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 [F] New York Times on the Web Forums  / Science  /

    Missile Defense

Technology has always found its greatest consumer in a nation's war and defense efforts. Since the last attempts at a "Star Wars" defense system, has technology changed considerably enough to make the latest Missile Defense initiatives more successful? Can such an application of science be successful? Is a militarized space inevitable, necessary or impossible?

Read Debates, a new Web-only feature culled from Readers' Opinions, published every Thursday.

Earliest Messages Previous Messages Recent Messages Outline (5570 previous messages)

rshow55 - 07:52am Nov 10, 2002 EST (# 5571 of 5574) Delete Message
Can we do a better job of finding truth? YES. Click "rshow55" for some things Lchic and I have done and worked for on this thread.

I've been thinking about solutions, as well - though in a different spirit from newskillz - - though we both have concerns about issues of status.

Last March, I thought Putin might be stumped, and just as an exercise, set out a "briefing" for almarst on this thread. That part of the thread is not online anymore - but I have reposted the briefing on Mankind's Inhumanity to Man from #340 to #356 .

Could Saddam be stumped?

Last year, when Dawn Riley pointed out Muddle in Moscow we were excited - - and did the best we could - in the hope of aiding international understanding and peace.

Reasons to like Saddam are much less than reasons to like Putin - but all the same, if Saddam acted wisely now - it might be a very good thing, not only for him - but for the whole world.

Could there be a Muddle in Baghdad somewhat analagous to that described in Muddle in Moscow ?

I think Bill Casey would have thought so - and think that he might approve of it if someone could find a way to make that muddle less. Putin could. There is a concern about "sovereignty" - and it is a valid and important one.

If Iraq can disarm, as it has agreed to do - and do it gracefully, credibly - smoothly -- there will have been a regime change in a lot of ways that matter. Given real options - just now - it seems to me that regime improvement might be better than regime overthrow.

There are some issues of status exchange that are going to be very important if the UN disarmament is to succeed - and they need to be considered carefully enough for workable results.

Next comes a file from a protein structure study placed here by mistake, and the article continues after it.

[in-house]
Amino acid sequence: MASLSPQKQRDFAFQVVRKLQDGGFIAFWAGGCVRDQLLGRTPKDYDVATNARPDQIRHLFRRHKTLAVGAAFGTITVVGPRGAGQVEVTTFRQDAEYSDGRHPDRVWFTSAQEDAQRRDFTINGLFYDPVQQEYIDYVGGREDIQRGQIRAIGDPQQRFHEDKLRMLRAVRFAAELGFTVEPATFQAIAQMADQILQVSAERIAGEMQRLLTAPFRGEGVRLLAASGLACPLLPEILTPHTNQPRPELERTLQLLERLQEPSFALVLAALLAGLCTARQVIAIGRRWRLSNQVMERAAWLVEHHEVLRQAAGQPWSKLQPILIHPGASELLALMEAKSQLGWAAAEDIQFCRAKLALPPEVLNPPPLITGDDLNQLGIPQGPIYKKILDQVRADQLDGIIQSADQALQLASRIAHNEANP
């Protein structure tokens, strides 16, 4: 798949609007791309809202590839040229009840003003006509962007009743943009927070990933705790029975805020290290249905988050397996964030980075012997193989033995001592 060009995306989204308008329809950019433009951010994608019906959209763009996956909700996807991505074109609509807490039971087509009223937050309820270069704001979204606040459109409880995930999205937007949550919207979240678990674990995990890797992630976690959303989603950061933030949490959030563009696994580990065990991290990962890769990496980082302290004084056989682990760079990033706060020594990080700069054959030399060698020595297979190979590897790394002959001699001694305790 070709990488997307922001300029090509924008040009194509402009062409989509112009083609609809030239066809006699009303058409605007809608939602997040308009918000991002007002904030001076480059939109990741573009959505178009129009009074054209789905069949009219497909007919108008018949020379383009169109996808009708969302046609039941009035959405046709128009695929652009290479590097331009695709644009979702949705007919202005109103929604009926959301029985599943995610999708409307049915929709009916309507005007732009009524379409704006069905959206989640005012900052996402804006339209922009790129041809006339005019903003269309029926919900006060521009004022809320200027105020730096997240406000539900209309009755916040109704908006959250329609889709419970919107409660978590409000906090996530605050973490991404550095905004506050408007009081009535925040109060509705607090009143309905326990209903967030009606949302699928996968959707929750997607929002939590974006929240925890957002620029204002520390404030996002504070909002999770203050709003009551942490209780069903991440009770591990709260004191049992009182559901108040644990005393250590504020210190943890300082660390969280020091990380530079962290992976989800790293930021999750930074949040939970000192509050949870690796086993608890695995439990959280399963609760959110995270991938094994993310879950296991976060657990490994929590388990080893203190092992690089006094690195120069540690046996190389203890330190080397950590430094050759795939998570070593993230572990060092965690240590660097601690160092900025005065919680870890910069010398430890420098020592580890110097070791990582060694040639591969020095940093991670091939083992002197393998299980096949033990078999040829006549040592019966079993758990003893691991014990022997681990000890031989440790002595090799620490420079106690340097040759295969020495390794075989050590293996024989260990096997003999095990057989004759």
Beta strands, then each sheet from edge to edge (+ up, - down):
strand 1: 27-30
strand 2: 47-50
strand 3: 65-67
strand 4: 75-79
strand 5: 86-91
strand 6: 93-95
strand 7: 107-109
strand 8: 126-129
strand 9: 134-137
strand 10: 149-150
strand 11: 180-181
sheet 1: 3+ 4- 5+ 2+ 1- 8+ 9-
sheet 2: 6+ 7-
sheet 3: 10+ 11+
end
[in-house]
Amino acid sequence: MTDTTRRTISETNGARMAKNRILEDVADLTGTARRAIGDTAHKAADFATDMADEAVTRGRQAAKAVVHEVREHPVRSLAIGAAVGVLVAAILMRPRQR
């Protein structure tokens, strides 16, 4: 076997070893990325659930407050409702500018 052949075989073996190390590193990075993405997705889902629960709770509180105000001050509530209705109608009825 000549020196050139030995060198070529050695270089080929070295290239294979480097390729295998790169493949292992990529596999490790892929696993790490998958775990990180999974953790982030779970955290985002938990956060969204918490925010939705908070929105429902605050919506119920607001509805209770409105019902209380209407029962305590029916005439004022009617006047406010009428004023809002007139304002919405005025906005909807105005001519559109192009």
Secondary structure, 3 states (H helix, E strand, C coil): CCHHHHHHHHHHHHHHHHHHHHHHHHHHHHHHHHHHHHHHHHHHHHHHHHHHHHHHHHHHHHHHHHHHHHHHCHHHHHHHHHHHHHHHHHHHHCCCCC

If anybody has any ideas, and wants to call me to discuss this, they should go ahead.

I'm thinking seriously about reproducing in full the words on a postcard I sent to a person at the New York Times - because it deals with status exchanges, briefings, and issues of force. If anyone objects to that, in the next little while, they should let me know - - though I may not use it anyway, for reasons of politeness. Politeness is very important. Clarity is, too. Sometimes, with work, it is possible to have both.

If Saddam is concerned about sovereignty, and wants input from a real expert, with an expert staff - he might find ways to talk to the Queen of England.

We need to make adjustments, step by step, from where we are - that actually work in practical human terms.

rshow55 - 08:37am Nov 10, 2002 EST (# 5572 of 5574) Delete Message
Can we do a better job of finding truth? YES. Click "rshow55" for some things Lchic and I have done and worked for on this thread.

That postcard included this (5375 rshow55 10/29/02 9:04pm ) :

"Some explosive instabilities need to be avoided by the people who must make and maintain . . . relevant agreements. The system crafted needs to be workable for what it has to do, have feedback, damping , and dither in the right spots with the right magnitudes. The things that need to be checkable should be.

" Without feedback, damping, and dither in the right spots with the right magnitudes -- a lot of things are unstable - even when those things "look good," "make sense" and there is "good will on all sides."

" . . . . Unless we get some things in better balance - costs in money, blood, and trouble will be much larger than necessary."

The test of the agreements is how they work in practice, not just on paper. We're making that kind of transition - and if there are more agreements that need to be understood and worked out - we better make them. There's plenty of time, with the schedules now agreed to.

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